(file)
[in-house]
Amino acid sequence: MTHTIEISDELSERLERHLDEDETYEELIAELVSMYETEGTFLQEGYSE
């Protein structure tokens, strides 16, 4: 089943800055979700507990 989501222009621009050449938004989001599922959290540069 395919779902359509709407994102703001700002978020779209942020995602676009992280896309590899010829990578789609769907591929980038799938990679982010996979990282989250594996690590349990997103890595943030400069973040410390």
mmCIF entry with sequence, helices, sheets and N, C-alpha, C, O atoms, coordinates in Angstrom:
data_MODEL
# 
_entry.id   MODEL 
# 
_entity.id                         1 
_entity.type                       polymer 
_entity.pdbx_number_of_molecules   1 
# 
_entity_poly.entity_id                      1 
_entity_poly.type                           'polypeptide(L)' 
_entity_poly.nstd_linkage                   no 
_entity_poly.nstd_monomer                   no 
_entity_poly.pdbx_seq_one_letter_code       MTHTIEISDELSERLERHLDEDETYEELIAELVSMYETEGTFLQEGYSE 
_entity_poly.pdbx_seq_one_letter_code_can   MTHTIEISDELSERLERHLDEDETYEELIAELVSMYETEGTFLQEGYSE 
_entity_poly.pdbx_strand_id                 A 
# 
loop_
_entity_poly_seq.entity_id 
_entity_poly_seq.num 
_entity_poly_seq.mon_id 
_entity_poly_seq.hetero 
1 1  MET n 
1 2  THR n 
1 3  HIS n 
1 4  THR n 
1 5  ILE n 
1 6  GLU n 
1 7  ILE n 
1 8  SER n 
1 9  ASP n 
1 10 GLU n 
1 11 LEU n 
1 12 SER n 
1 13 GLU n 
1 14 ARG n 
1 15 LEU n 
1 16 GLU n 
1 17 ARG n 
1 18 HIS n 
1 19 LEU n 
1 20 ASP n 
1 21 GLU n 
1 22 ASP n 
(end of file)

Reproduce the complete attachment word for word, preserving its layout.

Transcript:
[in-house]
Amino acid sequence: MTHTIEISDELSERLERHLDEDETYEELIAELVSMYETEGTFLQEGYSE
């Protein structure tokens, strides 16, 4: 089943800055979700507990 989501222009621009050449938004989001599922959290540069 395919779902359509709407994102703001700002978020779209942020995602676009992280896309590899010829990578789609769907591929980038799938990679982010996979990282989250594996690590349990997103890595943030400069973040410390």
mmCIF entry with sequence, helices, sheets and N, C-alpha, C, O atoms, coordinates in Angstrom:
data_MODEL
# 
_entry.id   MODEL 
# 
_entity.id                         1 
_entity.type                       polymer 
_entity.pdbx_number_of_molecules   1 
# 
_entity_poly.entity_id                      1 
_entity_poly.type                           'polypeptide(L)' 
_entity_poly.nstd_linkage                   no 
_entity_poly.nstd_monomer                   no 
_entity_poly.pdbx_seq_one_letter_code       MTHTIEISDELSERLERHLDEDETYEELIAELVSMYETEGTFLQEGYSE 
_entity_poly.pdbx_seq_one_letter_code_can   MTHTIEISDELSERLERHLDEDETYEELIAELVSMYETEGTFLQEGYSE 
_entity_poly.pdbx_strand_id                 A 
# 
loop_
_entity_poly_seq.entity_id 
_entity_poly_seq.num 
_entity_poly_seq.mon_id 
_entity_poly_seq.hetero 
1 1  MET n 
1 2  THR n 
1 3  HIS n 
1 4  THR n 
1 5  ILE n 
1 6  GLU n 
1 7  ILE n 
1 8  SER n 
1 9  ASP n 
1 10 GLU n 
1 11 LEU n 
1 12 SER n 
1 13 GLU n 
1 14 ARG n 
1 15 LEU n 
1 16 GLU n 
1 17 ARG n 
1 18 HIS n 
1 19 LEU n 
1 20 ASP n 
1 21 GLU n 
1 22 ASP n 